The Art of Volunteering

For more than a decade, visitors have marveled at the art created in the Arboretum forest by Howard and Mary McCoy. Composed primarily of elements found naturally in the landscape, and drawing attention to the inextricable connection between nature and art, the artists’ work is in harmony with the Arboretum’s conservation mission. 
Few may know, though, of this husband-and-wife team’s work behind the scenes. From coordinating invitational shows to hanging countless exhibits to arranging the annual Art Competition, they are the very lifeblood of the Arboretum’s thriving arts program.
Introduced to the Arboretum by Marion Price, the late artist and gallery owner who initiated the Arboretum’s art program, Mary and Howard exhibited their first Arboretum show in 1999. They brought the idea of outdoor art to the Arboretum, creating installations in the forest and meadows and curating an every-other-year outdoor sculpture invitational that draws artists from around the country. The McCoys also serve on (and Mary chairs) the Arboretum Art Committee, the panel that selects artists for future exhibits.
“Talented artists in their own right, Howard and Mary have been involved in curating the Arboretum’s art exhibits for more than a decade and have been involved in attracting more than 100 of our region’s most creative artists to exhibit at the Arboretum,” says Executive Director Ellie Altman. “They are a constant at the Arboretum. Without them, the art program would not exist.”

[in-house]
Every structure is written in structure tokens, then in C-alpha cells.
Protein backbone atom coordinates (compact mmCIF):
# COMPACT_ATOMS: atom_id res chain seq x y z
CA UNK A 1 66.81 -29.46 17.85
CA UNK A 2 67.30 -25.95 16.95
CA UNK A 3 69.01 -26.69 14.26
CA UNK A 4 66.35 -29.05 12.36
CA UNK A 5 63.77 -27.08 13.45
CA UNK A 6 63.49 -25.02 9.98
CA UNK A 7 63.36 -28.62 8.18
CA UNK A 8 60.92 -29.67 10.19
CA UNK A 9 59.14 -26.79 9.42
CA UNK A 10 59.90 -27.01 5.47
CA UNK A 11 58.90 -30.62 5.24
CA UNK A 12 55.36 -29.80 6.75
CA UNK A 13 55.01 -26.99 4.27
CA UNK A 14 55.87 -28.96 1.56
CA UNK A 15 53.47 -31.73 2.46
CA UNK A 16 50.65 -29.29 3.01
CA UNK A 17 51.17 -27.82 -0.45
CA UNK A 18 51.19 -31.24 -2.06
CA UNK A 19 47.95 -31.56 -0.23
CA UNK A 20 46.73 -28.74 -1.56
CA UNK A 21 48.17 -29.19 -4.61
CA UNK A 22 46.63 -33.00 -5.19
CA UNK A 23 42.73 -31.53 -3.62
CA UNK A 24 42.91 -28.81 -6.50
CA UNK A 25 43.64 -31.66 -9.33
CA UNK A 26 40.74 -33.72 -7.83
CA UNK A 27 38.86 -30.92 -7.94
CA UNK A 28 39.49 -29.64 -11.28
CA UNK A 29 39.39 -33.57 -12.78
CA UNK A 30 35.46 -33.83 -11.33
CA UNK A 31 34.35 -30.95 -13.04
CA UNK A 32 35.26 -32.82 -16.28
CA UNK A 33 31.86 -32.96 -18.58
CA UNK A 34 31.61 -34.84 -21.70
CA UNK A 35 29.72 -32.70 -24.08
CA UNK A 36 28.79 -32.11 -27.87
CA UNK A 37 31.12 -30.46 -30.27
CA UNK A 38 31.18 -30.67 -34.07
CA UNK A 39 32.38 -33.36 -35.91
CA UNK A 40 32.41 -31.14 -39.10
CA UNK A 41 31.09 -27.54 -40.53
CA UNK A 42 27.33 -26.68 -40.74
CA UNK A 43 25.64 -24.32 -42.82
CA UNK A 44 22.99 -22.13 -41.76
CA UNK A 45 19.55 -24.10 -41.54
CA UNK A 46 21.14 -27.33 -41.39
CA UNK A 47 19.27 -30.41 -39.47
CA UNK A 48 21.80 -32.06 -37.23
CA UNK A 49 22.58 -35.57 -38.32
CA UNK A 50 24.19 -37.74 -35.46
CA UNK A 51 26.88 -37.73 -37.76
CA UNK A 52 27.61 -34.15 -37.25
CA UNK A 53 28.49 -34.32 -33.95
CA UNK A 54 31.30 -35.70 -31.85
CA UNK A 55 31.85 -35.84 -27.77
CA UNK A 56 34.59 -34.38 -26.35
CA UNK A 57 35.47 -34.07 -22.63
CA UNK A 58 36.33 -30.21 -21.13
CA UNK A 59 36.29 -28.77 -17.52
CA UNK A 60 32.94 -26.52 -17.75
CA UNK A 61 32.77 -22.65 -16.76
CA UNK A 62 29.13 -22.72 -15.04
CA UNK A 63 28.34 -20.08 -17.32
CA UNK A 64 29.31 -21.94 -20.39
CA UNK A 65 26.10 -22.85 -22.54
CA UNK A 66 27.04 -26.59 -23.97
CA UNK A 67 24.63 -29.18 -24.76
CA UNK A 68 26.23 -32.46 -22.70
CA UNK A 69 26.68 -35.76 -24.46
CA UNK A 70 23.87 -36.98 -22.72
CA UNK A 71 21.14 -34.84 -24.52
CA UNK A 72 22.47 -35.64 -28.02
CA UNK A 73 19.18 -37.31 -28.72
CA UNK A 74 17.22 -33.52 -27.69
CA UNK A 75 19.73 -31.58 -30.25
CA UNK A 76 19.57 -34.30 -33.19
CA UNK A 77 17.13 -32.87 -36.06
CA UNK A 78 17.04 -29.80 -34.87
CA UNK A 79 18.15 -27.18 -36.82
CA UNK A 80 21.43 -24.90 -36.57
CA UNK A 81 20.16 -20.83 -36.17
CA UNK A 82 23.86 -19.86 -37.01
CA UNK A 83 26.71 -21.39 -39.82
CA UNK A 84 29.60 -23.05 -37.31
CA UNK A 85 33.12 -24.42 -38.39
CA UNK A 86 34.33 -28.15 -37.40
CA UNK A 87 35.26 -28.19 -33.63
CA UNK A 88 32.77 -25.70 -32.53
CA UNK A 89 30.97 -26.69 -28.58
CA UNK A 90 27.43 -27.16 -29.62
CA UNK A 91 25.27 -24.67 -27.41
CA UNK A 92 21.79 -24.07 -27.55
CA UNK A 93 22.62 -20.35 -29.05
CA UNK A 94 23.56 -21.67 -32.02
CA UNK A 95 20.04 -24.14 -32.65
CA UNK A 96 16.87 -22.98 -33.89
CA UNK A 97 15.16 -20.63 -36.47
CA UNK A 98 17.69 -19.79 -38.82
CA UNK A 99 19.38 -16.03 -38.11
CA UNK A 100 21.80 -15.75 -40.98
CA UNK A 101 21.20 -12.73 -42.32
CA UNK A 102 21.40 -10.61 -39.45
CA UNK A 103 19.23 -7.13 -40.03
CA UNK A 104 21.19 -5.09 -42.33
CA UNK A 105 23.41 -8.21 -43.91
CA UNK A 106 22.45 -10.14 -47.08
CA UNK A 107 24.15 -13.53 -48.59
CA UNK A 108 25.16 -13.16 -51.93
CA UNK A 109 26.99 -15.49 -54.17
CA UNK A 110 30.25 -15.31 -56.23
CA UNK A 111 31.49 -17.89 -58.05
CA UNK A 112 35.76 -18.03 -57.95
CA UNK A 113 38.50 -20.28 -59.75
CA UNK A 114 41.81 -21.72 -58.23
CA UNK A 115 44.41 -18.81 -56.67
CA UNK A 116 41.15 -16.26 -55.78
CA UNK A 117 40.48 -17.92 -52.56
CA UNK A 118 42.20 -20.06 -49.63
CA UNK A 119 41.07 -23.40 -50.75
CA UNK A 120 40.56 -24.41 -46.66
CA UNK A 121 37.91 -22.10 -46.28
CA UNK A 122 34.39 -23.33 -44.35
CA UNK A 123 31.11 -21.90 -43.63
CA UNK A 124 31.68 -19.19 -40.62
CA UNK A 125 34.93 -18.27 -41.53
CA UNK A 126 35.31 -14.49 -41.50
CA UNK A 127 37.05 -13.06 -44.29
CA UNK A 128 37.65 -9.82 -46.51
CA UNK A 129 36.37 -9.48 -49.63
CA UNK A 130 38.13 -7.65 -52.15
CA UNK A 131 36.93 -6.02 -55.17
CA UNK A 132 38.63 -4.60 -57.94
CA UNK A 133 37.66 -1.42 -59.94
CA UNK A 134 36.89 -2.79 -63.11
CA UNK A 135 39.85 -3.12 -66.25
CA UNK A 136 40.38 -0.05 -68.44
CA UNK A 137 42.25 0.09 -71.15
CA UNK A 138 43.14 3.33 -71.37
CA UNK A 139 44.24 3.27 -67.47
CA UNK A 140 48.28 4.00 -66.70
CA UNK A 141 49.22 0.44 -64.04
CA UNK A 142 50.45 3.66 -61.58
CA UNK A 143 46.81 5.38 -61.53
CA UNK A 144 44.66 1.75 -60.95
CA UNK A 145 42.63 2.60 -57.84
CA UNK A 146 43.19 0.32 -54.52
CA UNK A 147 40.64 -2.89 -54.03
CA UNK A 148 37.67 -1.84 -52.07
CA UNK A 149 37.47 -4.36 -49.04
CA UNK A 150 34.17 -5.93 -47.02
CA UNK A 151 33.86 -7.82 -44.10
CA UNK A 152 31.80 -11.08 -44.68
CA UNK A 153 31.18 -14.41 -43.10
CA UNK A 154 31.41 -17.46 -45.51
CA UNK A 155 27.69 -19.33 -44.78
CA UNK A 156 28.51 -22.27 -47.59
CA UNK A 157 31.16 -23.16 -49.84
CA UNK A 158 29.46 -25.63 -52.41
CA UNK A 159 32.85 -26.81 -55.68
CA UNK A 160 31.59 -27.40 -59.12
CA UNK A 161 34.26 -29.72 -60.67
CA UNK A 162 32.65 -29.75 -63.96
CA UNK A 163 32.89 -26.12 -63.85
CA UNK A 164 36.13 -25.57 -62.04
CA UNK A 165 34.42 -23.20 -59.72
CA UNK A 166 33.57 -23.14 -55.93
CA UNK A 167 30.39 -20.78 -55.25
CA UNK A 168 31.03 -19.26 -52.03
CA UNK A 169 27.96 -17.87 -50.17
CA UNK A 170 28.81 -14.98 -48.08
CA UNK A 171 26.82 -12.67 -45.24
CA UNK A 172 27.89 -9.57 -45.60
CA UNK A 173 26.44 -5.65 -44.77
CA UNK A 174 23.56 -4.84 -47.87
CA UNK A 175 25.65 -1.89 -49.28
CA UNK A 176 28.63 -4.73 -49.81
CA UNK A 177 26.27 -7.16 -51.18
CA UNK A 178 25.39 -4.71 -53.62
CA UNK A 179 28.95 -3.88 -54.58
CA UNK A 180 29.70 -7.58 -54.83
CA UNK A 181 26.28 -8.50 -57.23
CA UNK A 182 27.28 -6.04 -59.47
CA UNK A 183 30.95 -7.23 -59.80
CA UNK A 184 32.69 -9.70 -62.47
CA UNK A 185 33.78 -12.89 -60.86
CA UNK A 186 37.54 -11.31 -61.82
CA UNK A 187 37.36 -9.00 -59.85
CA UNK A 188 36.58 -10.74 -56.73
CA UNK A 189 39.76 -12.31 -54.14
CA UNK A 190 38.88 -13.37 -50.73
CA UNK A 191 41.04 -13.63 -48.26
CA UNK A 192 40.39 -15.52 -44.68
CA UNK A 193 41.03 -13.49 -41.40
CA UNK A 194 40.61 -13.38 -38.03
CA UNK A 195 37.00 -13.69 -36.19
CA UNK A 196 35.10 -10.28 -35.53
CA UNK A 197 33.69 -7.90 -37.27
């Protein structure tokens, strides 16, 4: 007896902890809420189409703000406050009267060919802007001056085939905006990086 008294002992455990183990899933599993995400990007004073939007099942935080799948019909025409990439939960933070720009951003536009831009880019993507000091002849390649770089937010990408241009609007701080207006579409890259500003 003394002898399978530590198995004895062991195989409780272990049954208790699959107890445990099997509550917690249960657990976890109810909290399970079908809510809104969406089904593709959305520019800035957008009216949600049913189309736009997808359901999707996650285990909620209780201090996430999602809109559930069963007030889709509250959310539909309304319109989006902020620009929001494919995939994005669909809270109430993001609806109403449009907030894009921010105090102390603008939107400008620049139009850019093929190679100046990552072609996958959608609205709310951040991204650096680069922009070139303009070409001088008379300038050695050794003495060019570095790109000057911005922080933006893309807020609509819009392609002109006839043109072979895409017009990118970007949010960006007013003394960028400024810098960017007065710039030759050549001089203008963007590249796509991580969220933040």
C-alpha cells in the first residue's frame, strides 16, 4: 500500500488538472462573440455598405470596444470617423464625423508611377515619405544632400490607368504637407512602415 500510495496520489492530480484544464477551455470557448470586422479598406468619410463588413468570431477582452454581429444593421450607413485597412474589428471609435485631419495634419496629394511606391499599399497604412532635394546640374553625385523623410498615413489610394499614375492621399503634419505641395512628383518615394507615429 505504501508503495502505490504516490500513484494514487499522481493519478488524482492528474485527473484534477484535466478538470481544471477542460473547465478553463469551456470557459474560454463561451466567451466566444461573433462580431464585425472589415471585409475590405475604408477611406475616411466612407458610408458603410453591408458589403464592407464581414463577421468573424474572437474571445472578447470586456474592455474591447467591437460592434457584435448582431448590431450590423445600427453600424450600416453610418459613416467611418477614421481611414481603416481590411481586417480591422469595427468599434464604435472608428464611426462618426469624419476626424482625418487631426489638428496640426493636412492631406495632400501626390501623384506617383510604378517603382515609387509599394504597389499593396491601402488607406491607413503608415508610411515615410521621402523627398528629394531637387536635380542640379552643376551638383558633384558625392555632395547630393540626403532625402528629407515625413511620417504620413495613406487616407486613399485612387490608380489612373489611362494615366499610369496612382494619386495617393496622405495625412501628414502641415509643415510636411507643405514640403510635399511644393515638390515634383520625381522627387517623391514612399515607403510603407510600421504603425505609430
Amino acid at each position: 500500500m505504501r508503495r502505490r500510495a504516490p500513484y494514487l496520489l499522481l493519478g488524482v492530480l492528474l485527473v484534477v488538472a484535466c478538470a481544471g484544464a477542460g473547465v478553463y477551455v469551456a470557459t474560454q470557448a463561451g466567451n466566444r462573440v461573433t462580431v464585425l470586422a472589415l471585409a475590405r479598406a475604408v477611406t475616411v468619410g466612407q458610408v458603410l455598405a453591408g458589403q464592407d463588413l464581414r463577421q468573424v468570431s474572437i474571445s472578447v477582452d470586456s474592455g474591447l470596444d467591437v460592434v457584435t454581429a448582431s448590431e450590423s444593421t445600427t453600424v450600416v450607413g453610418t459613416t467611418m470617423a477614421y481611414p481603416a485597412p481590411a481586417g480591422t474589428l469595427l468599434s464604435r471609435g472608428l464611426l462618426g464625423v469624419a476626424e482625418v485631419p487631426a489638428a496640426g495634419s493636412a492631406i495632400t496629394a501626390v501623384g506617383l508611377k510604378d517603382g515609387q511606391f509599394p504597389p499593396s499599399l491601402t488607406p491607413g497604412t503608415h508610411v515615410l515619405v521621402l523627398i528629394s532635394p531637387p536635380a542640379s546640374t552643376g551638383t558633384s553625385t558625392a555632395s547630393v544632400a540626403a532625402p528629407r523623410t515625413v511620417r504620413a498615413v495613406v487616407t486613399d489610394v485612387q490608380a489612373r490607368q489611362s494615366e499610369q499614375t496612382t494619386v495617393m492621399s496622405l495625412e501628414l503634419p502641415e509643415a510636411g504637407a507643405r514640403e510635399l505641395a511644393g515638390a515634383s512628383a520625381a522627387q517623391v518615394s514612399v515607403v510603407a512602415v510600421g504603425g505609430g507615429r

As the Arboretum values Howard and Mary’s involvement in the art program, so do the artists benefit from the opportunity to work and create at the Arboretum. “We get to work outside and have the freedom to do what we want,” says Mary. “We can go out into the woods and experiment. Over the years we have gotten to know the forest and many individual trees. The Arboretum gives us the chance not only to bring art to people but to interact with other artists who exhibit at the Arboretum. We’ve made some wonderful friendships that way.”
“Working in the woods has been a golden opportunity for us,” says Howard. He tells of his interest in the evolution and deterioration of subject matter and how that interest led him from working with industrial materials to working in and of nature. “One of the things that fascinates us is how nature reclaims our sculptures. You see the cycles of nature, and we like how the sculptures change as nature changes.”

This natural progression is one of the reasons the McCoys created their most recent sculpture installation (Second Sitings, June–September 2011) entirely with materials found at the Arboretum. “Creating with materials on the site and of the site makes people stop and consider what is natural and what is art,” says Mary.

“One thing that we really enjoy is when people tell us the thing they found interesting about an area where we do a sculpture at the Arboretum,” adds Howard. “It gives them the opportunity to pay closer attention to what’s going on in that area around the sculpture. That resonates for us, to have that response. It’s really quite wonderful.”

And so are the McCoys. Their creativity, their vision, and their kind and gentle nature make them assets to the Arboretum community. This lovely couple has truly mastered the art of volunteering.

Howard and Mary McCoy live near Centreville in a house designed in the 1930s by Mary’s grandmother on the banks of the Chester River. They will be honored at the Arboretum’s annual Volunteer Recognition Brunch on January 21.


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